Jason Capizzi, Steelers Offensive Lineman, 2007-2008
First, can you let readers know what about the Golden Equipment Company – how you got started and what your role is there?
Golden Equipment is a large commercial equipment dealer that sells to different public works offices and contractors in the states of WV, PA, and NJ. We sell many different product lines but our top three are Street Sweepers, Sewer Camera Inspection equipment, and Sewer Cleaners. I am currently the Vice-President/General Manager of this 30 year family-owned business. The gentleman who is the owner of Golden Equipment contacted me in December 2013 and said that his Vice President just moved on to greener pastures and he is looking for someone to take over his company and manage the sales aspect and everyday operations.
Before Golden Equipment I was working as an outside sales rep for Guardian Protection Systems, selling security systems residentially. I loved my time at Guardian but didn’t want to be in the field selling every night. I was looking for an opportunity to better my life and make my presence known in the business world.
What about your time in the NFL and with the Steelers helped prepare you for this role – and did the NFL in general offer post-NFL career help that got you started?
The NFL teaches you the entire spectrum of how business and politics work in life. Being that I was an undrafted free agent from a D2 college you get to really see how sometimes it has nothing to do with talent level. That is something that really helps with the industry I’m in. Sometimes we are low bid on a piece of equipment by a substantial amount and ours is ten-fold better than the competition, but they will still buy the competition for no good reason.
Another thing that the NFL has taught me that helps in my career now is that you will not win them all, especially in sales. Just as an offensive lineman can attest, you will not win every one on one battle out on the field. No one is ever perfect, and if you play a perfect game you should retire then and there because you will never duplicate it again. Same as in sales, you win some you lose some. Not just the NFL but football in general teaches you toughness to fight through adversity and keep on moving forward regardless of circumstances that arise.
You were/also are playing in the United Football League for the Las Vegas Locomotives. How has this experience been for you and tell us about the UFL league in general.
Playing in the UFL was so much fun. I really wish that league had the financial backing to make it and stay around longer. The UFL was built as a league to eventually become the minor league for the NFL. When the NFL said they want nothing to do with it, it eventually collapsed on itself. There were many guys that wanted to get back into the NFL and others who never got an initial chance to do so. After trying my hand at the NFL and being a backup for so many years all I wanted to do was “play”. To just go out there have fun and win games. From that standpoint it was great. Not as much pressure and we just enjoyed ourselves every day.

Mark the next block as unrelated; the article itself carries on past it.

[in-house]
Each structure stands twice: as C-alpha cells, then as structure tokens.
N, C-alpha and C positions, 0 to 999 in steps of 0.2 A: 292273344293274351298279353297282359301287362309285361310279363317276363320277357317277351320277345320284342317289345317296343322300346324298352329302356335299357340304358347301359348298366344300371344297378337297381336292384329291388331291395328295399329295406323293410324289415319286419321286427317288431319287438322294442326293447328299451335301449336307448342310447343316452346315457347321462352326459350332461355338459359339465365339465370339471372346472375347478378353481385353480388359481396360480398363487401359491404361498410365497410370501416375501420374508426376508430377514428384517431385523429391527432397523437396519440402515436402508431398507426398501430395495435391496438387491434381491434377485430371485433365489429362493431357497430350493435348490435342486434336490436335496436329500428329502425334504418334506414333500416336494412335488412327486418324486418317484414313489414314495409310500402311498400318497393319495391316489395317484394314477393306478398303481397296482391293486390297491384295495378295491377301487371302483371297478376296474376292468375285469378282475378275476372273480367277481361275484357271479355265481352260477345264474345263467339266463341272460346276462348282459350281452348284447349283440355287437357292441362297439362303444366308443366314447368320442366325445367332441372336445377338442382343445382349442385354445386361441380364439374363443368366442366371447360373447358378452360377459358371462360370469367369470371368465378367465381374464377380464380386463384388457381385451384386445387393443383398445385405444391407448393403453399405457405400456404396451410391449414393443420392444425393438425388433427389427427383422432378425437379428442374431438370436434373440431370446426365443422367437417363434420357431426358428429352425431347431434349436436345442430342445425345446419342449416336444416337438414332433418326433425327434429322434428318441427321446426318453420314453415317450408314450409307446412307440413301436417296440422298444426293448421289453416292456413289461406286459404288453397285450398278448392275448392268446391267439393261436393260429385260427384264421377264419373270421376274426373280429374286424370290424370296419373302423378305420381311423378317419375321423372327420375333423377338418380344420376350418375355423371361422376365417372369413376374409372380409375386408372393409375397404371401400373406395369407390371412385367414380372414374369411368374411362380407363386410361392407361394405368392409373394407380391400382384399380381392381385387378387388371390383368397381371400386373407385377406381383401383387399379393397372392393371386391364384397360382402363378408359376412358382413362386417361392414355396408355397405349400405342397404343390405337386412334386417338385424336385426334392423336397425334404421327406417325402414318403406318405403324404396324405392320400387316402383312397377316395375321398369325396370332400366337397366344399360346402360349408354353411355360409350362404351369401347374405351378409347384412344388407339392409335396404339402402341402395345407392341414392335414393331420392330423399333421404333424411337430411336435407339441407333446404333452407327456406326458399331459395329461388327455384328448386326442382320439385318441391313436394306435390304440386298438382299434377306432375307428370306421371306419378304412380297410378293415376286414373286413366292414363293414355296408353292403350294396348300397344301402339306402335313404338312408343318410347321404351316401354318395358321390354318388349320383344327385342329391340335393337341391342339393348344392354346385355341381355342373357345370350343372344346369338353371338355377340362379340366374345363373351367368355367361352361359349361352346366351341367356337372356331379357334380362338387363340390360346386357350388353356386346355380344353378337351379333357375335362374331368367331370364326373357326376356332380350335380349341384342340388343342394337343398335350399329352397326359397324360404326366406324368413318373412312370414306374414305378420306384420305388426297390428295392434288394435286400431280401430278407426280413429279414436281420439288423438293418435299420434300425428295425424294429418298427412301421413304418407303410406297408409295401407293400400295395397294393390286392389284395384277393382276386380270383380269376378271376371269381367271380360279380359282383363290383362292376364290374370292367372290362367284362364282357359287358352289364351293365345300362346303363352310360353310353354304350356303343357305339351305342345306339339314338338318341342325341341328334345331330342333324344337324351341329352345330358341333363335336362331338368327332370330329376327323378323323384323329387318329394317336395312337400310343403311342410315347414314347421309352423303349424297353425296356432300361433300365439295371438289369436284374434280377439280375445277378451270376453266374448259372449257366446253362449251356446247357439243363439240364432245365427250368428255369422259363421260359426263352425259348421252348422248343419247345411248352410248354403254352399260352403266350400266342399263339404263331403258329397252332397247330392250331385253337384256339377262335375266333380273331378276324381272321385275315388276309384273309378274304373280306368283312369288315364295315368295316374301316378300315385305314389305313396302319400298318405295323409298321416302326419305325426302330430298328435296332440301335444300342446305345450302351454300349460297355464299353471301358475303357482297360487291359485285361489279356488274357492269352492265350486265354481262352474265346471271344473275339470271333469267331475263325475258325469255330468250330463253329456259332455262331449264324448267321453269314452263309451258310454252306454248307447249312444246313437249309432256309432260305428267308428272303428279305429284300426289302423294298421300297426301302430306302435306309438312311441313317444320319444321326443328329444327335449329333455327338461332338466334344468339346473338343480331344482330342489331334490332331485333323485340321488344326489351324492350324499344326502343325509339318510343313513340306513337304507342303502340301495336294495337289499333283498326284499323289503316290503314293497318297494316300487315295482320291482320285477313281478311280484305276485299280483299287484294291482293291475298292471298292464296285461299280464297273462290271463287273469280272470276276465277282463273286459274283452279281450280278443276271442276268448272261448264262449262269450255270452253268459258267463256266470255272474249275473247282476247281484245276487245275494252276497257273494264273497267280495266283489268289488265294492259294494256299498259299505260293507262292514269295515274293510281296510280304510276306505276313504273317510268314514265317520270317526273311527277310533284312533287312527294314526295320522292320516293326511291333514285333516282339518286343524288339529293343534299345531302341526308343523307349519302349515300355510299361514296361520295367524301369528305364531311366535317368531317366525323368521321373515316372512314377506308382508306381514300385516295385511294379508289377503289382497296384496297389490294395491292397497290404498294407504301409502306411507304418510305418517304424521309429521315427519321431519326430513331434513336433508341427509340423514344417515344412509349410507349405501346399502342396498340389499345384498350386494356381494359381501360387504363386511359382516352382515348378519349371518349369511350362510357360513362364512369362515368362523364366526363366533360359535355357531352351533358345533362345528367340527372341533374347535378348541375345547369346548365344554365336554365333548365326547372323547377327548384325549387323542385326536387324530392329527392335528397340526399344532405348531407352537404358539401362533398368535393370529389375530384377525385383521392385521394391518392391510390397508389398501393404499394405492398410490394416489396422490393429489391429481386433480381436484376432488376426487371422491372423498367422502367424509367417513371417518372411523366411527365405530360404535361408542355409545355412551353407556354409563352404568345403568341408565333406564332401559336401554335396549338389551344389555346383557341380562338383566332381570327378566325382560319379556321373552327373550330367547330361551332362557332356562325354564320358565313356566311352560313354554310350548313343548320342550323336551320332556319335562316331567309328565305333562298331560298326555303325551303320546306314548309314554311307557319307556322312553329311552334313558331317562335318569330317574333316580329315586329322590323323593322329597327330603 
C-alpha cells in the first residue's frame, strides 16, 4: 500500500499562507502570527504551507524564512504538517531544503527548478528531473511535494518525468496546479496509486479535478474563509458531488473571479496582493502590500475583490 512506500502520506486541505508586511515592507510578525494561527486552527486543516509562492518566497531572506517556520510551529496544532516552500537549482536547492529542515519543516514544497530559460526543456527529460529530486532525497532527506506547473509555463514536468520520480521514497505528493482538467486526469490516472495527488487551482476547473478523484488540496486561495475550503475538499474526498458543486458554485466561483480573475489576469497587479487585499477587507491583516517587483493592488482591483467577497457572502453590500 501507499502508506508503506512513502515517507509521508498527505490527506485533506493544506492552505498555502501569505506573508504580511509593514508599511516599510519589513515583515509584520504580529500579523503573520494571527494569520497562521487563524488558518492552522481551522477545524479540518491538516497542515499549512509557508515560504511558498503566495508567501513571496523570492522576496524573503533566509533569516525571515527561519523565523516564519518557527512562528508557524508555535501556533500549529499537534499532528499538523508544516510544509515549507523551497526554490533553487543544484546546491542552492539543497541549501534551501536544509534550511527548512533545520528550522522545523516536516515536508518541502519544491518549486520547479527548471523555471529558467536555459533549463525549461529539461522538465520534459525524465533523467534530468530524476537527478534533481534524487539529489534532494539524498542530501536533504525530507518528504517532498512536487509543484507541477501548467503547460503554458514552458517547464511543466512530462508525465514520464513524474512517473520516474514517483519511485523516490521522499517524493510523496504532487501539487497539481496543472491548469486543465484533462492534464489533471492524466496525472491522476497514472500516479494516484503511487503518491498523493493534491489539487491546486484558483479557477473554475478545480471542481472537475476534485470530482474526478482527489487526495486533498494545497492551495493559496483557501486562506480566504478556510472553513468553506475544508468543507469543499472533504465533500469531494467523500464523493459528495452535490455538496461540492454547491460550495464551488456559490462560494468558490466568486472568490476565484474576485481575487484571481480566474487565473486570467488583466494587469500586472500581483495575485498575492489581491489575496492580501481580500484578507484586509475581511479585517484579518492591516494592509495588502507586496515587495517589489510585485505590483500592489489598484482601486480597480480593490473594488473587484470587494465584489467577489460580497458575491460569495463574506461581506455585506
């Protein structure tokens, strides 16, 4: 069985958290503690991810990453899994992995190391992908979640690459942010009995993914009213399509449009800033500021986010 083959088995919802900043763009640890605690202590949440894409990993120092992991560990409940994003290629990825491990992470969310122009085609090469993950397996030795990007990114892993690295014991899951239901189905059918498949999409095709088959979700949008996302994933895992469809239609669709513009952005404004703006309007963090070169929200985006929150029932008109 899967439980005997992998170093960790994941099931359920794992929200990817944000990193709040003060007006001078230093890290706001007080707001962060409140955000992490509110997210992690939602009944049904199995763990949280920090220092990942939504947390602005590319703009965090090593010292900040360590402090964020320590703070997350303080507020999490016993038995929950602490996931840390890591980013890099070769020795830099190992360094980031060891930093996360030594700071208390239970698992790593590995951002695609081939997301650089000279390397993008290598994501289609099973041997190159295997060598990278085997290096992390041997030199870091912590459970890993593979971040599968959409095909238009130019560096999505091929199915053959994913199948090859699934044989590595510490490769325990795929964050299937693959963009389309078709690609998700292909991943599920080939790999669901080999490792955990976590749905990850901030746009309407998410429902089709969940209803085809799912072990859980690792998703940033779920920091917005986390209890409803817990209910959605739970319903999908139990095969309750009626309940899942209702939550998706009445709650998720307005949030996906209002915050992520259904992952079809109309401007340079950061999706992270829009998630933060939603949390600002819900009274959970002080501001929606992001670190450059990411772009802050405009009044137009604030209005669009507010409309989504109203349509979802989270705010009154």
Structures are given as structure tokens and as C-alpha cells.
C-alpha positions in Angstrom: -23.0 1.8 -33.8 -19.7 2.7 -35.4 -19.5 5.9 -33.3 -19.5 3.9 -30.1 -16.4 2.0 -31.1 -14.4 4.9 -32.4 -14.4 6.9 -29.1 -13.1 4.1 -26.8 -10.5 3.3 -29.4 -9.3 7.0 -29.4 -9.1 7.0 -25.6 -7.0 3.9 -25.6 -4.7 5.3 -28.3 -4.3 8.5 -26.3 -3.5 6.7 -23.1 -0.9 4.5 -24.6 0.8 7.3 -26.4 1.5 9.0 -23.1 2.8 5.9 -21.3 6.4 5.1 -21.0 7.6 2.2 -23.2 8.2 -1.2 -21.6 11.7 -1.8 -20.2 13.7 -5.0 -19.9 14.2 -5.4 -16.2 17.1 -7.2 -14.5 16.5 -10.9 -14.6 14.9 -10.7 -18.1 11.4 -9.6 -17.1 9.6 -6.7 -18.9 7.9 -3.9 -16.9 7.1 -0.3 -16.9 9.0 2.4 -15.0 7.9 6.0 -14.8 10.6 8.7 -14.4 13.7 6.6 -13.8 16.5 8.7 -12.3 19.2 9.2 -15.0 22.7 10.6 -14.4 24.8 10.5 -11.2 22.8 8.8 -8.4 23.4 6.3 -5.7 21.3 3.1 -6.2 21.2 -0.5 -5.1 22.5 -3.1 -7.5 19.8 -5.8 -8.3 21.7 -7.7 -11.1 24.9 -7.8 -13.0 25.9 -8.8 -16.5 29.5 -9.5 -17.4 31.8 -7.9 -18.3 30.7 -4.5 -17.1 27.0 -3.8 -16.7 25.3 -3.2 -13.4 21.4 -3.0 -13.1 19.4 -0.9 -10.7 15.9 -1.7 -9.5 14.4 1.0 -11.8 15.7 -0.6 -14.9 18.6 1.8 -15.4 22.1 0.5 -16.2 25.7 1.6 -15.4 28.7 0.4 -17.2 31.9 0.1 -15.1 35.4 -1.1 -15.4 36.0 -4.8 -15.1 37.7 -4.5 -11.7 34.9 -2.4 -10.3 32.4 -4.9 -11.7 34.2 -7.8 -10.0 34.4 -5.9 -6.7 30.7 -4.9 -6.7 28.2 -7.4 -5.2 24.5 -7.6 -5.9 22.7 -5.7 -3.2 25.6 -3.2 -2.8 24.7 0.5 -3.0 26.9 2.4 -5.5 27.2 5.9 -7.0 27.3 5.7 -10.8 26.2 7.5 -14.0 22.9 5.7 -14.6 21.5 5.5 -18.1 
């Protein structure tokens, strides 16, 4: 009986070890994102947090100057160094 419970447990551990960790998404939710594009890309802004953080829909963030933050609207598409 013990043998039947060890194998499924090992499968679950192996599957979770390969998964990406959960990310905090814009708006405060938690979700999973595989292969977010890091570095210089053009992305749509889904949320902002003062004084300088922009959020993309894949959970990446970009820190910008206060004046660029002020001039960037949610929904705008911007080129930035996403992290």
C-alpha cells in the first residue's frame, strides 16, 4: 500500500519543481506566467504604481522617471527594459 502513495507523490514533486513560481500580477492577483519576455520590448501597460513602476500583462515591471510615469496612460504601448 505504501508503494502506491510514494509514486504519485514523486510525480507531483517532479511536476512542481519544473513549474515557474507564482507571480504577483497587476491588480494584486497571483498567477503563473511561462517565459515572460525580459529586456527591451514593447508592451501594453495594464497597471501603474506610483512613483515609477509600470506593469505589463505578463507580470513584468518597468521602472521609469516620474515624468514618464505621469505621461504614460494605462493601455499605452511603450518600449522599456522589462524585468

It didn’t hurt that we were living in Las Vegas all expenses paid while playing in the UFL either.
You were picked up as an undrafted free agent by the Steelers in 2007. What made you decide to sign with the Steelers and how exciting was it for you to sign with your local team, having gone to high school in Gibsonia at college at IUP?
I had gotten calls in the fourth round of the draft on from many different teams but for some reason none of them had pulled the trigger and drafted me. When the draft was over I was a PFA for eight different teams, one of them being the Steelers. Being that I was a lifelong Steelers fan and my father had season tickets to games since 1972 I couldn’t pass up the opportunity to play for the hometown team. Getting the opportunity to sit next to guys I watched and looked up to my entire life was something that every young man in Pittsburgh dreams of. Walking out of that tunnel and looking up at my parents in the very seats that I used to sit in was a special feeling that can never be duplicated.
Who were the players on the team that helped mentor you as a younger player, and how did they do so? Any examples? And how did it help you specifically?
The NFL is such a business and so cutthroat that it is sometimes tough to look up to someone as a mentor while on the team because it is every man for himself. So from that aspect you really had to just work with the coaches and try and better yourself everyday on your own. Don’t get me wrong though, there were many guys on the team who I considered friends that would always pick you up when you were down and help out with different techniques to make you a better player. Some examples would be Max Starks, Trai Essex, and Charlie Batch.